Eighteen members of the Beta Theta Pi fraternity at Pennsylvania State University have been criminally charged for failing to help a pledge who died in February after consuming toxic levels of alcohol during an initiation ceremony and suffering a series of falls.

ABC News reported that eight of the fraternity members and the chapter itself were charged with involuntary manslaughter. Others were charged with aggravated and simple assault, evidence tampering, alcohol-related violations, and hazing.

Timothy Piazza, 19, had a blood-alcohol content of nearly 0.40 on the night of the pledge ceremony. He fell several times, injuring his head. Camera footage showed Mr. Piazza drinking vodka and beer, needing help to walk, and staggering and struggling to open the front door. When he was found at the bottom of the basement steps, fraternity members carried him upstairs, where some poured liquid on him and one slapped him. When a fraternity member suggested medical help was needed, he was shoved into a wall and later told that others, who were biology and kinesiology majors, had more valuable opinions.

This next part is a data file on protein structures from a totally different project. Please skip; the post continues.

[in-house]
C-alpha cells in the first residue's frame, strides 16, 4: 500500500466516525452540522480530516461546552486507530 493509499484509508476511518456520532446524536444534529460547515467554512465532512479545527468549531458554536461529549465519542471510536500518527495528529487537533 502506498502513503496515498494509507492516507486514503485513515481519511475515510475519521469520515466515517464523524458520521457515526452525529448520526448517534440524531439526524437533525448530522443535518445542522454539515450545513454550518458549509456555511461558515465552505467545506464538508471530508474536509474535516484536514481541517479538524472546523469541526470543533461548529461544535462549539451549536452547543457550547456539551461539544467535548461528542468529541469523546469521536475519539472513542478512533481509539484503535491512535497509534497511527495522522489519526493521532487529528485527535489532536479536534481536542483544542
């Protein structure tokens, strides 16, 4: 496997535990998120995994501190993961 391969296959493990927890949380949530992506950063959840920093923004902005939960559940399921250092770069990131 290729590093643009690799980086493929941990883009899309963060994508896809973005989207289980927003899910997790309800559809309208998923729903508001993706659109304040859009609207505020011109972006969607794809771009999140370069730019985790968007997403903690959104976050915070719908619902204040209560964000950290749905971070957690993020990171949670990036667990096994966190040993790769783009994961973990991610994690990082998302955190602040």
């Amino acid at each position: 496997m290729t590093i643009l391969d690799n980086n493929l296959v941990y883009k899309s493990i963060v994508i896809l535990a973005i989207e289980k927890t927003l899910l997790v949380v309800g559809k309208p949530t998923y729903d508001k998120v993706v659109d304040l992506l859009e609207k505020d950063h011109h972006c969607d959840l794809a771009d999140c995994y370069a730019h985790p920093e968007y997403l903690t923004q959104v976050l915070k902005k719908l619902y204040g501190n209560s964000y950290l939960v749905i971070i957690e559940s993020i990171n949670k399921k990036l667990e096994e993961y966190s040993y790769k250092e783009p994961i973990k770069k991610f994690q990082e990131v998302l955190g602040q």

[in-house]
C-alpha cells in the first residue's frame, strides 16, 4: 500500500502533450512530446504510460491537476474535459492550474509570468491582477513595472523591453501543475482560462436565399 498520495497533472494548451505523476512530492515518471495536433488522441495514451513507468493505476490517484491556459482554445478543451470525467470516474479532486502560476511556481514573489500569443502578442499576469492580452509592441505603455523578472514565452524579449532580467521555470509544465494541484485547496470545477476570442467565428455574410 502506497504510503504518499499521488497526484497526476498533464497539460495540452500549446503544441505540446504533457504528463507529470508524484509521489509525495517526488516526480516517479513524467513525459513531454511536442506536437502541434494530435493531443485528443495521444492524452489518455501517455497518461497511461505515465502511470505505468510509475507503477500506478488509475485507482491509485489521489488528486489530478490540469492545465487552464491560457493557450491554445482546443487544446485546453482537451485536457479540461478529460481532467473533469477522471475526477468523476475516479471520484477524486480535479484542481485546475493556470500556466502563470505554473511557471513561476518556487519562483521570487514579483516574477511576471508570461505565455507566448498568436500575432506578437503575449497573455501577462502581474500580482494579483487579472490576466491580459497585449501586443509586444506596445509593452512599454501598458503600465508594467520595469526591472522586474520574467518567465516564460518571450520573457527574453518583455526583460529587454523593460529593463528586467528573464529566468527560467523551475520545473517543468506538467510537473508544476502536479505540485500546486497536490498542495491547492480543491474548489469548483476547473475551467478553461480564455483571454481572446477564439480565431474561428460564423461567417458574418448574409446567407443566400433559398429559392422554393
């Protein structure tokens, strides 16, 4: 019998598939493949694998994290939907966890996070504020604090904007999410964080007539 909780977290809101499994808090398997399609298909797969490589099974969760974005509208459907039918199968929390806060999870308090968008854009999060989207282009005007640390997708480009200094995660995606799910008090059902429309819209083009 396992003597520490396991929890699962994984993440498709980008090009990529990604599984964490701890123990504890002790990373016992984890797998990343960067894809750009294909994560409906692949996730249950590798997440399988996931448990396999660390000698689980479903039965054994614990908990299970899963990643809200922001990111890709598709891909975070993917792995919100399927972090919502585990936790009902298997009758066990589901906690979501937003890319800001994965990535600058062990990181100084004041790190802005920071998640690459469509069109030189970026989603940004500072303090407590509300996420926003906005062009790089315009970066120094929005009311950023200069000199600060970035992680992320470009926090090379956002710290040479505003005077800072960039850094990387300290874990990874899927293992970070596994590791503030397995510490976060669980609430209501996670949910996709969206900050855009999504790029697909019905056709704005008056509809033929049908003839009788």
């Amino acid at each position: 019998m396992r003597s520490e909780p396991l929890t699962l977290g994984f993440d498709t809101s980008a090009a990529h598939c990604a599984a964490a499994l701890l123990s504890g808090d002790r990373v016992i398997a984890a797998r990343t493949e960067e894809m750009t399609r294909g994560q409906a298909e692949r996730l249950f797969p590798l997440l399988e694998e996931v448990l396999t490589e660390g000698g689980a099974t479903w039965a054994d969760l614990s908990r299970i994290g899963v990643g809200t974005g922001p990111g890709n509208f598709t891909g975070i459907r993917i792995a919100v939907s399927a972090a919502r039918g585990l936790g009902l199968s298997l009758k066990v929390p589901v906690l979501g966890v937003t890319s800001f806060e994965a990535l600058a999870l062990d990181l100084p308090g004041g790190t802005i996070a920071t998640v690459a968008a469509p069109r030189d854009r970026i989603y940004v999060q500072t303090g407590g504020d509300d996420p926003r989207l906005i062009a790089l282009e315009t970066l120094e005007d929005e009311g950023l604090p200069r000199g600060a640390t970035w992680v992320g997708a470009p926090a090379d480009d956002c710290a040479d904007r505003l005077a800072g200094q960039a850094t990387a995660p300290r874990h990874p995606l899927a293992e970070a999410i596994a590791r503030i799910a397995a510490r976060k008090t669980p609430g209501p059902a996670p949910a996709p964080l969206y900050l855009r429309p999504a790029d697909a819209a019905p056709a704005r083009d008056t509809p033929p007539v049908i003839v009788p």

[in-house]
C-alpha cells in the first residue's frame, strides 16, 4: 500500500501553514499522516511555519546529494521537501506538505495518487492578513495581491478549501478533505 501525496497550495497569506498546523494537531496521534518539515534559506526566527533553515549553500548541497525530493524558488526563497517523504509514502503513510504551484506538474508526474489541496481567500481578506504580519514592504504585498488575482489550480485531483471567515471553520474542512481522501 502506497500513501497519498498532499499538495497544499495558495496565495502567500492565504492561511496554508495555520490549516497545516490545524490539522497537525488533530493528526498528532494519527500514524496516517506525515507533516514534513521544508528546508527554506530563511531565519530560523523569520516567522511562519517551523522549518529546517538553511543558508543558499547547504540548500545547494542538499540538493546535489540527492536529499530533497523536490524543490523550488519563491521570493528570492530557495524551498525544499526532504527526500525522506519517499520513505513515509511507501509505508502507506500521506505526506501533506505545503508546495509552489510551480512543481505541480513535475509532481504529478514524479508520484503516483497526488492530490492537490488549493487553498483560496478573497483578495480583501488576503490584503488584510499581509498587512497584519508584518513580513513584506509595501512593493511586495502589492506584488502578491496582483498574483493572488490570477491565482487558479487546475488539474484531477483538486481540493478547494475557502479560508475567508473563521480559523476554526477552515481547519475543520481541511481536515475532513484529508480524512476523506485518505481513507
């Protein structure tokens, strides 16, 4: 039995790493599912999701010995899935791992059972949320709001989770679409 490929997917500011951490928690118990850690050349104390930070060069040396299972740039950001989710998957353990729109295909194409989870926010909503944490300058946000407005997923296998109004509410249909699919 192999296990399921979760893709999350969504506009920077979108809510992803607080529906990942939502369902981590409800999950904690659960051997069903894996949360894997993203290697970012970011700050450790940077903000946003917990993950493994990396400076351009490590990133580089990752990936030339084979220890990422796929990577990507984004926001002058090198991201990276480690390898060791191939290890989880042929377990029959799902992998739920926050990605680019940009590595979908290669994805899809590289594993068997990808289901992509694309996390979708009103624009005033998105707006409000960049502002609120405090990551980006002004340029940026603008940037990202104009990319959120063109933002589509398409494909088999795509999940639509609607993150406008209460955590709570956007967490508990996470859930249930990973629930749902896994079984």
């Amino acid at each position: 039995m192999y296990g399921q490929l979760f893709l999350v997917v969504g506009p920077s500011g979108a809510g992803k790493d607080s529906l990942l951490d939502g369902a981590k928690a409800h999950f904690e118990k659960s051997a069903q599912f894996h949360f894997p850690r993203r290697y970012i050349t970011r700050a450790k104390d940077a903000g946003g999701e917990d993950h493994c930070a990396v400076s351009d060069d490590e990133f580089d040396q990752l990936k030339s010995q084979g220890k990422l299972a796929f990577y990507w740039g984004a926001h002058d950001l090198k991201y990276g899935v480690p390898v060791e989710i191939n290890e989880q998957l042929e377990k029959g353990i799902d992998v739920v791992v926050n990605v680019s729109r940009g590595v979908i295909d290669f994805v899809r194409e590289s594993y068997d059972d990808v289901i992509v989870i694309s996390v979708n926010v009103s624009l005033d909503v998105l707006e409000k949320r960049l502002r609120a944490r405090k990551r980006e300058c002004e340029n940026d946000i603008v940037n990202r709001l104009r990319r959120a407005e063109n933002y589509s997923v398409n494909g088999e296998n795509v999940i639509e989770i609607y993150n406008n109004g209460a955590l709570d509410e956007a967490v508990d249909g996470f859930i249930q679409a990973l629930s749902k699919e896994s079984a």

Mr. Piazza was found in the basement the next morning “lying on his back with his arms clenched tight at his sides and his hands in the air,” jurors wrote. “His chest was bare, his breathing heavy, and he had blood on his face.”

Someone finally called 911 after 40 minutes of trying to shake him, prop him up, clean his face, and dress him.


The university’s president, Eric J. Barron, permanently banned Beta Theta Pi in March. In a written statement on Friday, he again condemned the excessive drinking at the fraternity.

“The alleged details in the grand-jury presentment, which suggest the inhumane treatment of a student forced through hazing to consume dangerous amounts of alcohol and endure hours of suffering, are sickening and difficult to understand,” Mr. Barron said in the statement.